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Lance Berkman: The Outfielder

So the St. Louis Cardinals, needing to do something awesome to placate fans who are kind of pissed about the Brendan Ryan trade-baiting, have signed Lance Berkman. We've known for some time that Tony La Russa likes the guy, despite his height and his ability to hit, but since the best player in baseball plays first base for them it seemed like a weird fit. Today John Mozeliak said: I am ready to make a weird fit. And now St. Louis is vastly more interested in Lance Berkman's history in the outfield than it was yesterday. 

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The major question about Berkman's defense at this point is the health of his knee, which was the prime suspect in his .248/.368/.413 2010, but even with a healthy knee this is a gamble on the Cardinals' part; Berkman hasn't played a full season in left field since 2004, when he was 28 years old, and he hasn't played there at all since 2007, when he looked less than spritely in a 31-game stint in right. 

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Keep in mind that this is the team that has, for the last four seasons, played Carlos Lee in left field. This could mean two things: Either Berkman is so terrible in the outfield that Carlos Lee, who's listed at 6'2", 265, is a better option, or, more optimistically, the Houston Astros clearly have no idea what constitutes a passable defensive outfielder, and put Berkman at first base because somebody told them they had to have a guy standing there.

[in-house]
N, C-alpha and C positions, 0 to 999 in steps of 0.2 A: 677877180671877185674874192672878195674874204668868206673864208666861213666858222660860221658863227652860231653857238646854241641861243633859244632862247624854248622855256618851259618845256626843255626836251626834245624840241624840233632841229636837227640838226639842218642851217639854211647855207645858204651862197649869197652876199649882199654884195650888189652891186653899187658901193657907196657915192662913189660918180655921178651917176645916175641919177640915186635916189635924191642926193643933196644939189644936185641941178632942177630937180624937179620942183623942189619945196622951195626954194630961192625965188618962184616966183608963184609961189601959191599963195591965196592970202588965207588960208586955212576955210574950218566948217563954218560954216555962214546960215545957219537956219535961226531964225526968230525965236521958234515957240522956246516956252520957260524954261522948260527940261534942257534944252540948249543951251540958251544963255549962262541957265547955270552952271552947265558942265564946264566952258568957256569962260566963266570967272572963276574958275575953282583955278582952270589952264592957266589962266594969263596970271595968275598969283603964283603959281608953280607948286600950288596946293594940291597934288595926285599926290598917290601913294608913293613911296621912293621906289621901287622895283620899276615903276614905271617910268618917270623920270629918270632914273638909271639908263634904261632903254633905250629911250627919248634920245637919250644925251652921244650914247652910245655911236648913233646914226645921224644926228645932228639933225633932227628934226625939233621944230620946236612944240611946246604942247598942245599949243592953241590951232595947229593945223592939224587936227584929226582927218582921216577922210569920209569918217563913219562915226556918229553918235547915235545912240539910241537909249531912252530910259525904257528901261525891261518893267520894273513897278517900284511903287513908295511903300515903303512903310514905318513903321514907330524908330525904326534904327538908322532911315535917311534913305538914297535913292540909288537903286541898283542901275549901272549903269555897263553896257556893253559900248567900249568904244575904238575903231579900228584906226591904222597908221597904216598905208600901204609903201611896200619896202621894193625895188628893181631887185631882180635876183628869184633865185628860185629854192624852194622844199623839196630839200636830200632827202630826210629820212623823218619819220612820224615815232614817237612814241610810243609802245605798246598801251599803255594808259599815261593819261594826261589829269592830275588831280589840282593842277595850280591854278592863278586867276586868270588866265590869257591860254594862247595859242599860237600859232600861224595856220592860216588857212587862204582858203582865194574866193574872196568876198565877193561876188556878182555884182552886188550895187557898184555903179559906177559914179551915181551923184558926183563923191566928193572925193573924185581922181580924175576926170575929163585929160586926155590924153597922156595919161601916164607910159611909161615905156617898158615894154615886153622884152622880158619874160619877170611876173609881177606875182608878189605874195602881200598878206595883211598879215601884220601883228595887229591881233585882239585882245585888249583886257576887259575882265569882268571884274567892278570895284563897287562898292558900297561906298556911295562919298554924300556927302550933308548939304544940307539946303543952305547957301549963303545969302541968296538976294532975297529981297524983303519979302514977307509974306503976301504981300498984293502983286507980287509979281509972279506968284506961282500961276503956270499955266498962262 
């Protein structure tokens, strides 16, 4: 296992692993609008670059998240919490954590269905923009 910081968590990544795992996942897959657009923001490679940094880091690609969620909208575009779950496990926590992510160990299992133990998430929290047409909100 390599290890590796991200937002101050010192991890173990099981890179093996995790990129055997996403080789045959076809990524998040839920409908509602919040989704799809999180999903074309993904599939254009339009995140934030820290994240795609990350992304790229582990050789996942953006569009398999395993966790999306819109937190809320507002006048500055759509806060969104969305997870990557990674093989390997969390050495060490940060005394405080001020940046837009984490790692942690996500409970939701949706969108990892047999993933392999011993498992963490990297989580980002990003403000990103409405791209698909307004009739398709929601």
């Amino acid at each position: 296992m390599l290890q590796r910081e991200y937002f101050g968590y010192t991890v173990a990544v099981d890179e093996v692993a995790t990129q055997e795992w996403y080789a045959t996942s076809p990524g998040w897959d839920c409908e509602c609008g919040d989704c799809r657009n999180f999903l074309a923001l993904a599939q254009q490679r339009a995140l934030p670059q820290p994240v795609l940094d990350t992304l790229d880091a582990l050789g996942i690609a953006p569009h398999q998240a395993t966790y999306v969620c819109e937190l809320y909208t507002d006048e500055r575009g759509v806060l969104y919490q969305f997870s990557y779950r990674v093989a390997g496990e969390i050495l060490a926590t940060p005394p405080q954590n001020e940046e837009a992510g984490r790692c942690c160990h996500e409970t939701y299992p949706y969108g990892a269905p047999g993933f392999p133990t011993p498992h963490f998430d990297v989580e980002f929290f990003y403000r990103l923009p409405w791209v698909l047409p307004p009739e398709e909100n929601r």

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Berkman, who famously started a year and a half in center at the beginning of his career, hasn't always been a terrible outfielder; for his career Total Zone Rating has him at -3 for a full season. The concern comes not only from his last 30-game stint in the outfield, in 2007—the defensive metrics hated him in what is far too small a sample size to make much of a judgment—but from how long it's been since he spent significant time out there. He was originally moved in 2005 following nothing short of another knee injury—that was the year he tore his ACL in his right knee. 

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For now, though, I'm not going to worry about defense. I'm going to remember the healthier, younger Big Puma who's hit .313/.415/.601 in his career against the Cardinals, and I'm going to find John Mozeliak and give him a high five. (High five negotiable pending further upsetting moves in the middle infield.)